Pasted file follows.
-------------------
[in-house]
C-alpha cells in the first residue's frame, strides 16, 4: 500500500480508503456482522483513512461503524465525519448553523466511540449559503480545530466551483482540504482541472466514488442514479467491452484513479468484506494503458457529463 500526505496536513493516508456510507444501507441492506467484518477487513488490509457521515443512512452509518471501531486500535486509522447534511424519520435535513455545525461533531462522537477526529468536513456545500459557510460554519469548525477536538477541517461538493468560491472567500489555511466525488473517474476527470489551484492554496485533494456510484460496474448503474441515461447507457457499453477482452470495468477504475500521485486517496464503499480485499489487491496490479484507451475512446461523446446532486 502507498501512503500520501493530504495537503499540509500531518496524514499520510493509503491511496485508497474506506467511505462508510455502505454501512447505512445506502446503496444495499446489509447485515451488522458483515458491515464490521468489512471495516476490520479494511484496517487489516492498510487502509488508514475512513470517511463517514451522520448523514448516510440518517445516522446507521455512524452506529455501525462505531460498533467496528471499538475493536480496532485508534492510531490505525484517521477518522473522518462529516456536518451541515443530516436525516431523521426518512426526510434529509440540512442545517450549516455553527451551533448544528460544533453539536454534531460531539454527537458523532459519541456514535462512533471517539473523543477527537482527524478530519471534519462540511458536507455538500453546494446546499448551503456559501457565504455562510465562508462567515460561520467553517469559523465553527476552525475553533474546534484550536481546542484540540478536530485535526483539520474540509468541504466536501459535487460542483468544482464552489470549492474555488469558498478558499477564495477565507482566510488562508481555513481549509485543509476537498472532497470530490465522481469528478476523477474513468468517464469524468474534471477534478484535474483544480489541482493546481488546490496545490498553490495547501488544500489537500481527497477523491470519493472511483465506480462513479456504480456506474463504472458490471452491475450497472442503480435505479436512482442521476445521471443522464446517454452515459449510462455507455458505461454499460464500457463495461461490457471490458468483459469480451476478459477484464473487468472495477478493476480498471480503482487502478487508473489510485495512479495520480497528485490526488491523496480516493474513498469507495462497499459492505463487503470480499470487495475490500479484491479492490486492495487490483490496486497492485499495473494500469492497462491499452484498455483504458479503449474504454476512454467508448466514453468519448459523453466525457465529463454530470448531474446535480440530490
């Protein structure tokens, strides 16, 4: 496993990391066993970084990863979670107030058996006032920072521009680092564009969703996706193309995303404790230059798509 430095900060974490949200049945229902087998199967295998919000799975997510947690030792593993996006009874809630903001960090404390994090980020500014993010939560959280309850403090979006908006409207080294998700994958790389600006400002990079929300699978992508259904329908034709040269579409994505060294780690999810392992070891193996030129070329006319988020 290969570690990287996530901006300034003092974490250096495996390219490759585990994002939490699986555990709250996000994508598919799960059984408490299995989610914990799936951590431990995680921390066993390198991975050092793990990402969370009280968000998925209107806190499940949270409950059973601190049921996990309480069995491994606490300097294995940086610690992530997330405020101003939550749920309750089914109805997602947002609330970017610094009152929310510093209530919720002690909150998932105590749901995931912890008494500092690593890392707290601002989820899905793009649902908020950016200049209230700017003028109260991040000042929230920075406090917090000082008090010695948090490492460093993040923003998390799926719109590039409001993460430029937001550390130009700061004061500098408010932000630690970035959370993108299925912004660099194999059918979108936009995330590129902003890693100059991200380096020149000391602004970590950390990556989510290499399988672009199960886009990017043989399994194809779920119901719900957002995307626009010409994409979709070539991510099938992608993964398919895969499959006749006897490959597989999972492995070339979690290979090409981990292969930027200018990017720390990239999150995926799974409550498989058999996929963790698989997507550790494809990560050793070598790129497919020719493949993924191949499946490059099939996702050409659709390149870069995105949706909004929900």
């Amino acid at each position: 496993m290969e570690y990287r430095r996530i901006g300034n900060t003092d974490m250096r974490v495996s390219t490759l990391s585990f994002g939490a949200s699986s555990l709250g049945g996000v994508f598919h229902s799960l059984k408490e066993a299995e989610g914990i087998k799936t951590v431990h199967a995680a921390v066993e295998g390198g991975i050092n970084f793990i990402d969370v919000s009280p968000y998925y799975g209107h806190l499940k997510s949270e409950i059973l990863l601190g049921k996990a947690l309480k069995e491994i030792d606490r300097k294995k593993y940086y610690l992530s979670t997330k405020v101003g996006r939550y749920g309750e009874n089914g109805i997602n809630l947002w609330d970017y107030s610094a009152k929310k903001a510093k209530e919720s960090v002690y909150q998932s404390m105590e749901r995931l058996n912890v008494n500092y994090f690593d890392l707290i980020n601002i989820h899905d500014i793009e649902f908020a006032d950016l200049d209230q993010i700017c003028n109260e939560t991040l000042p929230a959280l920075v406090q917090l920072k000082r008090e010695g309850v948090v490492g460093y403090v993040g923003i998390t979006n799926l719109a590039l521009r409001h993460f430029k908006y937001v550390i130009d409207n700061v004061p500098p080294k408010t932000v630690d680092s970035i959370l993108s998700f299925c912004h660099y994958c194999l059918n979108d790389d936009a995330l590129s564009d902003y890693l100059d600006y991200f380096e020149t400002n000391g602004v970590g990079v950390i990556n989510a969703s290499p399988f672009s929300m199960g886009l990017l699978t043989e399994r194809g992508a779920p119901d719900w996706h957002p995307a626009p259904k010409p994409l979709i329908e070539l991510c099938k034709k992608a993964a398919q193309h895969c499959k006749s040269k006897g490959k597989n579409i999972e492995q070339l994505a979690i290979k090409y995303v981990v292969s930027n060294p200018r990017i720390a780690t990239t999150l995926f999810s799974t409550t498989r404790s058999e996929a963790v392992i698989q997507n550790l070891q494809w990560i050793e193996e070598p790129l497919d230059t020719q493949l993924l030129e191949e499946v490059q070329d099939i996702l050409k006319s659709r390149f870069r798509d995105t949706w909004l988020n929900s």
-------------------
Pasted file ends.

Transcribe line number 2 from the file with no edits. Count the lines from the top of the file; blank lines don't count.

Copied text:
C-alpha cells in the first residue's frame, strides 16, 4: 500500500480508503456482522483513512461503524465525519448553523466511540449559503480545530466551483482540504482541472466514488442514479467491452484513479468484506494503458457529463 500526505496536513493516508456510507444501507441492506467484518477487513488490509457521515443512512452509518471501531486500535486509522447534511424519520435535513455545525461533531462522537477526529468536513456545500459557510460554519469548525477536538477541517461538493468560491472567500489555511466525488473517474476527470489551484492554496485533494456510484460496474448503474441515461447507457457499453477482452470495468477504475500521485486517496464503499480485499489487491496490479484507451475512446461523446446532486 502507498501512503500520501493530504495537503499540509500531518496524514499520510493509503491511496485508497474506506467511505462508510455502505454501512447505512445506502446503496444495499446489509447485515451488522458483515458491515464490521468489512471495516476490520479494511484496517487489516492498510487502509488508514475512513470517511463517514451522520448523514448516510440518517445516522446507521455512524452506529455501525462505531460498533467496528471499538475493536480496532485508534492510531490505525484517521477518522473522518462529516456536518451541515443530516436525516431523521426518512426526510434529509440540512442545517450549516455553527451551533448544528460544533453539536454534531460531539454527537458523532459519541456514535462512533471517539473523543477527537482527524478530519471534519462540511458536507455538500453546494446546499448551503456559501457565504455562510465562508462567515460561520467553517469559523465553527476552525475553533474546534484550536481546542484540540478536530485535526483539520474540509468541504466536501459535487460542483468544482464552489470549492474555488469558498478558499477564495477565507482566510488562508481555513481549509485543509476537498472532497470530490465522481469528478476523477474513468468517464469524468474534471477534478484535474483544480489541482493546481488546490496545490498553490495547501488544500489537500481527497477523491470519493472511483465506480462513479456504480456506474463504472458490471452491475450497472442503480435505479436512482442521476445521471443522464446517454452515459449510462455507455458505461454499460464500457463495461461490457471490458468483459469480451476478459477484464473487468472495477478493476480498471480503482487502478487508473489510485495512479495520480497528485490526488491523496480516493474513498469507495462497499459492505463487503470480499470487495475490500479484491479492490486492495487490483490496486497492485499495473494500469492497462491499452484498455483504458479503449474504454476512454467508448466514453468519448459523453466525457465529463454530470448531474446535480440530490